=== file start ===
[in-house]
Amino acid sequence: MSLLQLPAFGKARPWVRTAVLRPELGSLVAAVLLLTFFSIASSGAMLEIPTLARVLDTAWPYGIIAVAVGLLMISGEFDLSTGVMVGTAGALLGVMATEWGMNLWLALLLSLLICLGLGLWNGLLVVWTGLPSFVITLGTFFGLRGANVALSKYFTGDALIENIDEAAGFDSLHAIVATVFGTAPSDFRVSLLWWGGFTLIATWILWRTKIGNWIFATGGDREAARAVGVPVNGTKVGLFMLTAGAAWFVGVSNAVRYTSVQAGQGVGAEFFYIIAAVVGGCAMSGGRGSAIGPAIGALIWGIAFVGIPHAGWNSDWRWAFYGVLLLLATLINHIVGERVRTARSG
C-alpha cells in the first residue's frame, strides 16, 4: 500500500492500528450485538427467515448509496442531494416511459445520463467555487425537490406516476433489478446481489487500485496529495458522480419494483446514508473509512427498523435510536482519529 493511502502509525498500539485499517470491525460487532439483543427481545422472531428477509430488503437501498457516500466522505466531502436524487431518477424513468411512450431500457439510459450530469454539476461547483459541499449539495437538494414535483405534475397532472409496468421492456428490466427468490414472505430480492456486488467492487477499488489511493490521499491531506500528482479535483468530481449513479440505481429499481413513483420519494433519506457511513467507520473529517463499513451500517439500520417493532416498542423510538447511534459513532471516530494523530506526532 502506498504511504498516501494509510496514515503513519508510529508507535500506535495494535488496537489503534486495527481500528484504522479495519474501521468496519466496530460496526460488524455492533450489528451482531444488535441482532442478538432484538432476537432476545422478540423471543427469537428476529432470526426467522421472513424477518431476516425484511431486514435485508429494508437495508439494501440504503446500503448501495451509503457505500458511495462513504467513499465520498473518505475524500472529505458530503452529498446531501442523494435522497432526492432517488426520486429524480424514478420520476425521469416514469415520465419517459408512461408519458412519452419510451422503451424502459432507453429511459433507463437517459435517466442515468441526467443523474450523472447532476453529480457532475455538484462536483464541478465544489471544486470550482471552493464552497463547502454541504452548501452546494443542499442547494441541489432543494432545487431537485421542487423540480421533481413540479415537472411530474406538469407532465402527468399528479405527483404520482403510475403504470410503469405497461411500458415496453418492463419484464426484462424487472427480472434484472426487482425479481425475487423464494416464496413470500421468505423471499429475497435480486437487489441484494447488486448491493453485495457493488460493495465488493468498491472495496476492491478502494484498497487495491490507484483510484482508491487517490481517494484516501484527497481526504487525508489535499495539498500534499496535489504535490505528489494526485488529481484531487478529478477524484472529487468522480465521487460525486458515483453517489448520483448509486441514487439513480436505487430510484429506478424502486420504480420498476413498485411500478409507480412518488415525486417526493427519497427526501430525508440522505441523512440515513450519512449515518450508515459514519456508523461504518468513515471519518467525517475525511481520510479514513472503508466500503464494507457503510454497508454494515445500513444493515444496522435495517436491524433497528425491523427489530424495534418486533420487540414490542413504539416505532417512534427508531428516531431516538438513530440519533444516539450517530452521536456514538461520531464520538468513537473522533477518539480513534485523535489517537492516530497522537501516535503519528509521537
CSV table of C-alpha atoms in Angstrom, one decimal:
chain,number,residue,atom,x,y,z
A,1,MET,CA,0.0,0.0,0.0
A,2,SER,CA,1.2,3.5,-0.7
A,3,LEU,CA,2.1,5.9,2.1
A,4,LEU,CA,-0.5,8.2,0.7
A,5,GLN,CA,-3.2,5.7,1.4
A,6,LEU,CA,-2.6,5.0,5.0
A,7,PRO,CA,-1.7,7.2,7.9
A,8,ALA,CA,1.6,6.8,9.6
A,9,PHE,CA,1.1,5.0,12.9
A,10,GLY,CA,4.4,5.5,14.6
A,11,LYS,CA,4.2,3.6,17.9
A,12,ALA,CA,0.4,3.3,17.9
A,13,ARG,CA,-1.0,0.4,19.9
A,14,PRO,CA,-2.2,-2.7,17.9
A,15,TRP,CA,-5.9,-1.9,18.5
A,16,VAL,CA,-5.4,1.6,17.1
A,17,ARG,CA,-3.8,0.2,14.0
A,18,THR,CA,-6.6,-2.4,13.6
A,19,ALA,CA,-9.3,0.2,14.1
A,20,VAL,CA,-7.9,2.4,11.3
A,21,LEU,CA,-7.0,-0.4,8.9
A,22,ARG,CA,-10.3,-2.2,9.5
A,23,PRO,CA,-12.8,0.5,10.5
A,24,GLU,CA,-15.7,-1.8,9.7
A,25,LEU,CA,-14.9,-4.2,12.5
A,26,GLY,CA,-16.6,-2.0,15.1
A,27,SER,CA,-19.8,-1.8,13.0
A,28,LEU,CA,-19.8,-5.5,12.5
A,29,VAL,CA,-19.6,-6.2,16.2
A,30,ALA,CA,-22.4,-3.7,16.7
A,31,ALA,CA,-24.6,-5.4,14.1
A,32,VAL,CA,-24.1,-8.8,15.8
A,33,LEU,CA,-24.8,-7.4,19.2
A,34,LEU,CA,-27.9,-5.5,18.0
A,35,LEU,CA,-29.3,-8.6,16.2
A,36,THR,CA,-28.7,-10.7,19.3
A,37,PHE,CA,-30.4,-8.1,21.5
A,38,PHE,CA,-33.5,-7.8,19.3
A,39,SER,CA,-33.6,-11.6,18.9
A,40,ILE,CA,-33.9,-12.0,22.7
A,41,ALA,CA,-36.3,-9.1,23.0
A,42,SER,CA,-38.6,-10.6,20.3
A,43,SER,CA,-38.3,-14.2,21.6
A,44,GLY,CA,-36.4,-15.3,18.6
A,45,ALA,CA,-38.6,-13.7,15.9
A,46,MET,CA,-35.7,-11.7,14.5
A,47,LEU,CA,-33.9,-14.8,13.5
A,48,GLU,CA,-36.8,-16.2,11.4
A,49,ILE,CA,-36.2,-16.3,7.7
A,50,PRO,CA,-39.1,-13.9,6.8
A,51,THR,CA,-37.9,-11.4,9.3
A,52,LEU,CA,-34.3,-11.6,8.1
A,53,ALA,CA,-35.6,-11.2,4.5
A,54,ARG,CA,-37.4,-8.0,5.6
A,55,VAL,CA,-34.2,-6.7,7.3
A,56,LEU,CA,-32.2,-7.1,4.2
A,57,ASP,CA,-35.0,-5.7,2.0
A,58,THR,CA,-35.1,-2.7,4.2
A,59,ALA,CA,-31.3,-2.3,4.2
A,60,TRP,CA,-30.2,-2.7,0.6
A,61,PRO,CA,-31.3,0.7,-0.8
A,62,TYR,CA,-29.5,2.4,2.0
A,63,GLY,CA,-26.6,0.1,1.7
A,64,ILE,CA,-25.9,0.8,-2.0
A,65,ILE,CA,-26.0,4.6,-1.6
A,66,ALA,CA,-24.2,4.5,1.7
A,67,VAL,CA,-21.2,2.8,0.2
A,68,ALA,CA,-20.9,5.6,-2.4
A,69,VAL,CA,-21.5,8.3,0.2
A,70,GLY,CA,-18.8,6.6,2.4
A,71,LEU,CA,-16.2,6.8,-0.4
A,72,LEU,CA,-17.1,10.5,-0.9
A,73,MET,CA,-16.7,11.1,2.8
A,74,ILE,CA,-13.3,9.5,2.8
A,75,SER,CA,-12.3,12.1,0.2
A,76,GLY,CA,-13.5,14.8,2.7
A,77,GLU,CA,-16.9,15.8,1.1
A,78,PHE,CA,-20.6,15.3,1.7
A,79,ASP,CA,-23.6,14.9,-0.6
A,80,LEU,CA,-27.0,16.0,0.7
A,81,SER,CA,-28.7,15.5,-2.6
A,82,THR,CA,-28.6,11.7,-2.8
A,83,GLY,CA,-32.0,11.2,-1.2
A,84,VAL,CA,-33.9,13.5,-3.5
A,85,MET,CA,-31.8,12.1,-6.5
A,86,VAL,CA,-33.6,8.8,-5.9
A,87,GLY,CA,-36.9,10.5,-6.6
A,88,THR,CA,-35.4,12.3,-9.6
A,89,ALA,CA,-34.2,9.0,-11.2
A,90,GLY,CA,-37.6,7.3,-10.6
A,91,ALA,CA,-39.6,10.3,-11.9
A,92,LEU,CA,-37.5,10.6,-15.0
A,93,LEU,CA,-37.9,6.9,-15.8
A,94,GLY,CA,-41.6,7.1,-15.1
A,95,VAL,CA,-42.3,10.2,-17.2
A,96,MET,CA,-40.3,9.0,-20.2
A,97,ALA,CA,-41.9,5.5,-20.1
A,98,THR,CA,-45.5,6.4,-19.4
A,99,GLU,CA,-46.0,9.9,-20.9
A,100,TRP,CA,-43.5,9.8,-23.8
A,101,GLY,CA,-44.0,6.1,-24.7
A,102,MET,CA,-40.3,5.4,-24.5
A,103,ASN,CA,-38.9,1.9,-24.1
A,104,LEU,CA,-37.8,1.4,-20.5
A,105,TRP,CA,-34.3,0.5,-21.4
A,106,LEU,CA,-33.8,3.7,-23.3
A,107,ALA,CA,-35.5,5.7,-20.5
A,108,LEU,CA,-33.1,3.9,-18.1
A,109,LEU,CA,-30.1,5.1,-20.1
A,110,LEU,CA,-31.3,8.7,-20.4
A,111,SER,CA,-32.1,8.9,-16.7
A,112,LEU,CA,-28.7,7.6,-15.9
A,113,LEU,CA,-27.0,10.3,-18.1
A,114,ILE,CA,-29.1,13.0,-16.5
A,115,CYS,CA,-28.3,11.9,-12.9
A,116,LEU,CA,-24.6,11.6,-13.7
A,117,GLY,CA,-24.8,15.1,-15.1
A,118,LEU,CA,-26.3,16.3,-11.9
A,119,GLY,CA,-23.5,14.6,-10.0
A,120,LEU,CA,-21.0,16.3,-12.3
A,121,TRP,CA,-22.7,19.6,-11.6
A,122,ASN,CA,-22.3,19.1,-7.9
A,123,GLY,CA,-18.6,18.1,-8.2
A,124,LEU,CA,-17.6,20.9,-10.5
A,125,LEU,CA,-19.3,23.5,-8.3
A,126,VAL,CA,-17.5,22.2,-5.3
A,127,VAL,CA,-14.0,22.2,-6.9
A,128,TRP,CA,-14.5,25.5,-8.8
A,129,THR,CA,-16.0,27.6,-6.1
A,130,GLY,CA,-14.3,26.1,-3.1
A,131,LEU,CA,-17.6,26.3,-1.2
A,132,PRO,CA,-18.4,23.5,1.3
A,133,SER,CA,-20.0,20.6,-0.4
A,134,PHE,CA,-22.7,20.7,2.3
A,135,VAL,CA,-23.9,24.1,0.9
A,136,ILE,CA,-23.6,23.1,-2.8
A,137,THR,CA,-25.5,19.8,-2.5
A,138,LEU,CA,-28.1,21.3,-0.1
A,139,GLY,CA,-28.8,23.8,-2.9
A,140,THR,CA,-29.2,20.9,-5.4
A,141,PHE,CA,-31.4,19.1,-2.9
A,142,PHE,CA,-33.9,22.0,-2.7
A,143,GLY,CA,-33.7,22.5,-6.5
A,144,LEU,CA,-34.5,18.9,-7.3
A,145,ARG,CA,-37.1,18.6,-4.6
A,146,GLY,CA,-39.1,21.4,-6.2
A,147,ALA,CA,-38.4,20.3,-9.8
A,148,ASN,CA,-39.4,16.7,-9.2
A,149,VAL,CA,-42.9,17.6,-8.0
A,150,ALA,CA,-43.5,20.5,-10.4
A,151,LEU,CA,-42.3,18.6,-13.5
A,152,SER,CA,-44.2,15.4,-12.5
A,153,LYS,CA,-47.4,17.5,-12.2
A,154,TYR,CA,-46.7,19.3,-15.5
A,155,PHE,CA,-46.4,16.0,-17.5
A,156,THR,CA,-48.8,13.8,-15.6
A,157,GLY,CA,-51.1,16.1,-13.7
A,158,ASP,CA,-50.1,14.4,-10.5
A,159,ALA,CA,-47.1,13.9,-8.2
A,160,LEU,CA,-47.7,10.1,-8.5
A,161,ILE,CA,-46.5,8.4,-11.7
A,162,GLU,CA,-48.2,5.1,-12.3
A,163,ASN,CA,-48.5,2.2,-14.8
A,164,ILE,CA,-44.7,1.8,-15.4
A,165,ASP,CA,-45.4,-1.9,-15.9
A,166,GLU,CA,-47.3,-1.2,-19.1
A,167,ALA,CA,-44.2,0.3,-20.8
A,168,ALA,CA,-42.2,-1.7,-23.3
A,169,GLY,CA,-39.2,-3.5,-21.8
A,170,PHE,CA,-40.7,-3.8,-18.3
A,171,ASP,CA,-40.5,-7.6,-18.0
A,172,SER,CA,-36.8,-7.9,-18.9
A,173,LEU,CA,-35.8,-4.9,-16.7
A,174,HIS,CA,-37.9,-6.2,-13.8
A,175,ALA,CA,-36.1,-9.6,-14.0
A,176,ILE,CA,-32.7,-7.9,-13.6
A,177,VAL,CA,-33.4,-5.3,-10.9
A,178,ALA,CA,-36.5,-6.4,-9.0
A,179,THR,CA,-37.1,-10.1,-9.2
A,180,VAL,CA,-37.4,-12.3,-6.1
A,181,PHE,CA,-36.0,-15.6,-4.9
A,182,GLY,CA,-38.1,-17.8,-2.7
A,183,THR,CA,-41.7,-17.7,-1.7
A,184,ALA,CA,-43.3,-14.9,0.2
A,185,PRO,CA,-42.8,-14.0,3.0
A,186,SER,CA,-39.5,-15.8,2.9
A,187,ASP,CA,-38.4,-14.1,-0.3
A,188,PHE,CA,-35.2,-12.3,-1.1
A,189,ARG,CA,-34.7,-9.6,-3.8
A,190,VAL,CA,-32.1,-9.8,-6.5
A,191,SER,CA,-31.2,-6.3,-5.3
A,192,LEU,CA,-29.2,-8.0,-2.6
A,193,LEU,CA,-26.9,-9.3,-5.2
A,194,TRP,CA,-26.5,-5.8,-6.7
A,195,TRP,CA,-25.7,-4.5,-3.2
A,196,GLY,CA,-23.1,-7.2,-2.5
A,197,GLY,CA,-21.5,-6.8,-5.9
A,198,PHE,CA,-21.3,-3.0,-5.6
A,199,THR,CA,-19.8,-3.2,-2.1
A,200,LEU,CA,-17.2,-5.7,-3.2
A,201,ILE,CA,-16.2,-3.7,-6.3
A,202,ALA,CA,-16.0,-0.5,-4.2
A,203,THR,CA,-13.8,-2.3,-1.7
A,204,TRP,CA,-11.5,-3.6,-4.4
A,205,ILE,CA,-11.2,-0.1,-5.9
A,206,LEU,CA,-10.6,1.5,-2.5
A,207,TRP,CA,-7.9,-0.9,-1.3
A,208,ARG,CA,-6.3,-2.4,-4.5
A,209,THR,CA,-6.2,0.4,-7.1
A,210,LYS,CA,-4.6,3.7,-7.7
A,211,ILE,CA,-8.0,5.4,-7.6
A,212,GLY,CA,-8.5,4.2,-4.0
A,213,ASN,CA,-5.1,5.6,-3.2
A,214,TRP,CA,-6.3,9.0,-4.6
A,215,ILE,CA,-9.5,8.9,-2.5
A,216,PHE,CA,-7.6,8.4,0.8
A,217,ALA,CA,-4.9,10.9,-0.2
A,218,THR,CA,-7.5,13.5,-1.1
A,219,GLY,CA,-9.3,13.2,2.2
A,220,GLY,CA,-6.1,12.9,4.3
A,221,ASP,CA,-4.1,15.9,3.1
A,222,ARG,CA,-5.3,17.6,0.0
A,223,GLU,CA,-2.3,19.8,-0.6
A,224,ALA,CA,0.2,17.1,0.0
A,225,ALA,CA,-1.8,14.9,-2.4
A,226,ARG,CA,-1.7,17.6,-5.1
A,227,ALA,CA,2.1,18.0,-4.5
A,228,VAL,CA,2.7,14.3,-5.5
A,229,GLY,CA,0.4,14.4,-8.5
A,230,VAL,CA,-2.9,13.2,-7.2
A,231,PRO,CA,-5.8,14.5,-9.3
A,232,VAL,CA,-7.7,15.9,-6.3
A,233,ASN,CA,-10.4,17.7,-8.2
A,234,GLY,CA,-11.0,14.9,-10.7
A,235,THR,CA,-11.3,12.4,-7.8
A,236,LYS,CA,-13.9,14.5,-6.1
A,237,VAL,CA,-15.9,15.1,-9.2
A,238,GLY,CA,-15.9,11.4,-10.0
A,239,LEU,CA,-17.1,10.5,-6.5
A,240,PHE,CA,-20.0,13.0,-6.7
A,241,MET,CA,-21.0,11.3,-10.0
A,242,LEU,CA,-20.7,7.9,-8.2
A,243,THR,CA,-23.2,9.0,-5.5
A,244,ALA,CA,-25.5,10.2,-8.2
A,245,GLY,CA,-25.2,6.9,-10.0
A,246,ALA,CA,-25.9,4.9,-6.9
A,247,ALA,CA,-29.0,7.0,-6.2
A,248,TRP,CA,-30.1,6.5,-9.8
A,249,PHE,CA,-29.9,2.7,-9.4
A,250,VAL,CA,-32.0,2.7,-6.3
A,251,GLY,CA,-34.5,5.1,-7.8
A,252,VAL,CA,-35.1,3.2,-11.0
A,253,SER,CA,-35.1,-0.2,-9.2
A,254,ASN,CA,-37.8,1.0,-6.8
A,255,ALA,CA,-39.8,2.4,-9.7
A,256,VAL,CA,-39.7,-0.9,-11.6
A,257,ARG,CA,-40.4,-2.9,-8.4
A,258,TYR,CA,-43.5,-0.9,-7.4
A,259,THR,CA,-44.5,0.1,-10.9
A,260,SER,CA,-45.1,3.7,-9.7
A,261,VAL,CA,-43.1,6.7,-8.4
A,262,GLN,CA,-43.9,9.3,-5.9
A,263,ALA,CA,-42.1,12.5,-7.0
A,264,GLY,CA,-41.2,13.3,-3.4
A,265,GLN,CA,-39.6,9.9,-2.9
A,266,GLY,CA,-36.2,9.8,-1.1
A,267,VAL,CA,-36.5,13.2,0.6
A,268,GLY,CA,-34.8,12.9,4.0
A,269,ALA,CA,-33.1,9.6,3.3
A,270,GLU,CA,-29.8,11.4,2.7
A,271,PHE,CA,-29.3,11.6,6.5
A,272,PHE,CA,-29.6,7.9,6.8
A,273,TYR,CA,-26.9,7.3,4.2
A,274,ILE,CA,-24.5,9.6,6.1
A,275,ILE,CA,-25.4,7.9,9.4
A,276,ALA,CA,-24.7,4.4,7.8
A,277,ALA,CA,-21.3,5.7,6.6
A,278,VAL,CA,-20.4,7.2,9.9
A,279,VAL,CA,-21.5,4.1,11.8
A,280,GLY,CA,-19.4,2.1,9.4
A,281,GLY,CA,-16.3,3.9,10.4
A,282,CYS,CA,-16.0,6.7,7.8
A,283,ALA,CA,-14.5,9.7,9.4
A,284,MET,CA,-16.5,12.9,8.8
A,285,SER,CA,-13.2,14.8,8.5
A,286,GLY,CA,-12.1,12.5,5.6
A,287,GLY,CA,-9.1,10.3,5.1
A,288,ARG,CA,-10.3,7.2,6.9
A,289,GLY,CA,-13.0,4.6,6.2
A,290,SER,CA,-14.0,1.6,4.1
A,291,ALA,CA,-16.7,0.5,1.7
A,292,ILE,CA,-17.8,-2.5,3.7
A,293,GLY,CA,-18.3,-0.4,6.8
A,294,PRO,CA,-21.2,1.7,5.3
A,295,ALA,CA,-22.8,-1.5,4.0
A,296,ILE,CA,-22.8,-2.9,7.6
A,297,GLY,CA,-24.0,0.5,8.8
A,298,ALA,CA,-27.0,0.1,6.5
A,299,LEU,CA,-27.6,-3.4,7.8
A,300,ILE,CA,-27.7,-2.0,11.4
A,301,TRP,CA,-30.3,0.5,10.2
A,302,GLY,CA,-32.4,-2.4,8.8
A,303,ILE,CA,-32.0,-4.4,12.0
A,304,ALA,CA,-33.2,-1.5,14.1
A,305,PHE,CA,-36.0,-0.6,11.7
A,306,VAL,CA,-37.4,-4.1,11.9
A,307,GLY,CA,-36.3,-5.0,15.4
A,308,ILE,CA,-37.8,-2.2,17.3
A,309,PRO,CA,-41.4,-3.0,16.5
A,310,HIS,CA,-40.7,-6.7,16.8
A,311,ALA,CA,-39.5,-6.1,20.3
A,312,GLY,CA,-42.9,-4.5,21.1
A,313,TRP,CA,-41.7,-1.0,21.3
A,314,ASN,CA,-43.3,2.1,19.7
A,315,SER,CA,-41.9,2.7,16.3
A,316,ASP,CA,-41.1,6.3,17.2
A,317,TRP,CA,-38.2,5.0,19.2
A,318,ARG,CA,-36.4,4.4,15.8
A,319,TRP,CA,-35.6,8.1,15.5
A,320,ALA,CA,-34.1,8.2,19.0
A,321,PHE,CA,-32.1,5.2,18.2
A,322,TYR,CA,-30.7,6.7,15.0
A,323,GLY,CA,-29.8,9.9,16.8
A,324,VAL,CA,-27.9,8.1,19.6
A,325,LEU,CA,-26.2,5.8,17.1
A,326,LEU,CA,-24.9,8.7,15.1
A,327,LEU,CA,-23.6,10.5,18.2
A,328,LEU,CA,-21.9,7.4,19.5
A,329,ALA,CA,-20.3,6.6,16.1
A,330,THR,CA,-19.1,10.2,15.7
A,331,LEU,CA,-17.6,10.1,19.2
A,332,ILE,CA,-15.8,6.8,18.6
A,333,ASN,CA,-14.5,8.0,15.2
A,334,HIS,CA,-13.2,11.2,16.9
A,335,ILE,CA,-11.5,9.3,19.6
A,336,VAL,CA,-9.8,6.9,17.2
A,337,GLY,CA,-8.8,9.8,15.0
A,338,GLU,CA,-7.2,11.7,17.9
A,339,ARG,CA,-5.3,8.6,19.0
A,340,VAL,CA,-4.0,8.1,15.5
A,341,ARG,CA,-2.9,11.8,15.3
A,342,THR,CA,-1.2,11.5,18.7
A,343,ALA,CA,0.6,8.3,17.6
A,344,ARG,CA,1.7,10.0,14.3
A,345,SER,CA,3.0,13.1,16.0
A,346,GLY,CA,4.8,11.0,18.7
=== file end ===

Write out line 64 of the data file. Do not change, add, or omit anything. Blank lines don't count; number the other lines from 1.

A,59,ALA,CA,-31.3,-2.3,4.2